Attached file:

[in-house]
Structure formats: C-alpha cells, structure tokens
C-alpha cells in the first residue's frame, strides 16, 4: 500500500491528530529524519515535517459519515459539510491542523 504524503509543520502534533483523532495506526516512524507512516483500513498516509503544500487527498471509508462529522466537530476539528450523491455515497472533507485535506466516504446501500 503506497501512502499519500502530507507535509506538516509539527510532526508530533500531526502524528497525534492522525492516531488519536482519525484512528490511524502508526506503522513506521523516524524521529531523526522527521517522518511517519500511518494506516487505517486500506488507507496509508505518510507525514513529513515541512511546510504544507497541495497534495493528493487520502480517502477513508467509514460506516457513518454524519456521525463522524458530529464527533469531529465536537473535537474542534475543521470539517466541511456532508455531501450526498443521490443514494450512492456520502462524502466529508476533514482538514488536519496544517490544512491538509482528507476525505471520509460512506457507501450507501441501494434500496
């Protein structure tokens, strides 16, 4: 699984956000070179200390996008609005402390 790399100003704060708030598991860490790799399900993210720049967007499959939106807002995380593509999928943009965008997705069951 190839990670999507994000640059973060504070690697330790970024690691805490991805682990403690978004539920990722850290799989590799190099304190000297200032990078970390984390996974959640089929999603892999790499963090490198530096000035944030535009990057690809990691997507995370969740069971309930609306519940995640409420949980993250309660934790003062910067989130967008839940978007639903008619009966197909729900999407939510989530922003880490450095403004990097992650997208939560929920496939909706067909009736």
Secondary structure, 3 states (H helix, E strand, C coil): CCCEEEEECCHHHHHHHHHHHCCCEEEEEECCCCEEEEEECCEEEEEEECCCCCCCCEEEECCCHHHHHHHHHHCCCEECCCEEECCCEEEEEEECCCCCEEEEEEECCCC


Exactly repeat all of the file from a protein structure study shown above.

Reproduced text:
[in-house]
Structure formats: C-alpha cells, structure tokens
C-alpha cells in the first residue's frame, strides 16, 4: 500500500491528530529524519515535517459519515459539510491542523 504524503509543520502534533483523532495506526516512524507512516483500513498516509503544500487527498471509508462529522466537530476539528450523491455515497472533507485535506466516504446501500 503506497501512502499519500502530507507535509506538516509539527510532526508530533500531526502524528497525534492522525492516531488519536482519525484512528490511524502508526506503522513506521523516524524521529531523526522527521517522518511517519500511518494506516487505517486500506488507507496509508505518510507525514513529513515541512511546510504544507497541495497534495493528493487520502480517502477513508467509514460506516457513518454524519456521525463522524458530529464527533469531529465536537473535537474542534475543521470539517466541511456532508455531501450526498443521490443514494450512492456520502462524502466529508476533514482538514488536519496544517490544512491538509482528507476525505471520509460512506457507501450507501441501494434500496
């Protein structure tokens, strides 16, 4: 699984956000070179200390996008609005402390 790399100003704060708030598991860490790799399900993210720049967007499959939106807002995380593509999928943009965008997705069951 190839990670999507994000640059973060504070690697330790970024690691805490991805682990403690978004539920990722850290799989590799190099304190000297200032990078970390984390996974959640089929999603892999790499963090490198530096000035944030535009990057690809990691997507995370969740069971309930609306519940995640409420949980993250309660934790003062910067989130967008839940978007639903008619009966197909729900999407939510989530922003880490450095403004990097992650997208939560929920496939909706067909009736």
Secondary structure, 3 states (H helix, E strand, C coil): CCCEEEEECCHHHHHHHHHHHCCCEEEEEECCCCEEEEEECCEEEEEEECCCCCCCCEEEECCCHHHHHHHHHHCCCEECCCEEECCCEEEEEEECCCCCEEEEEEECCCC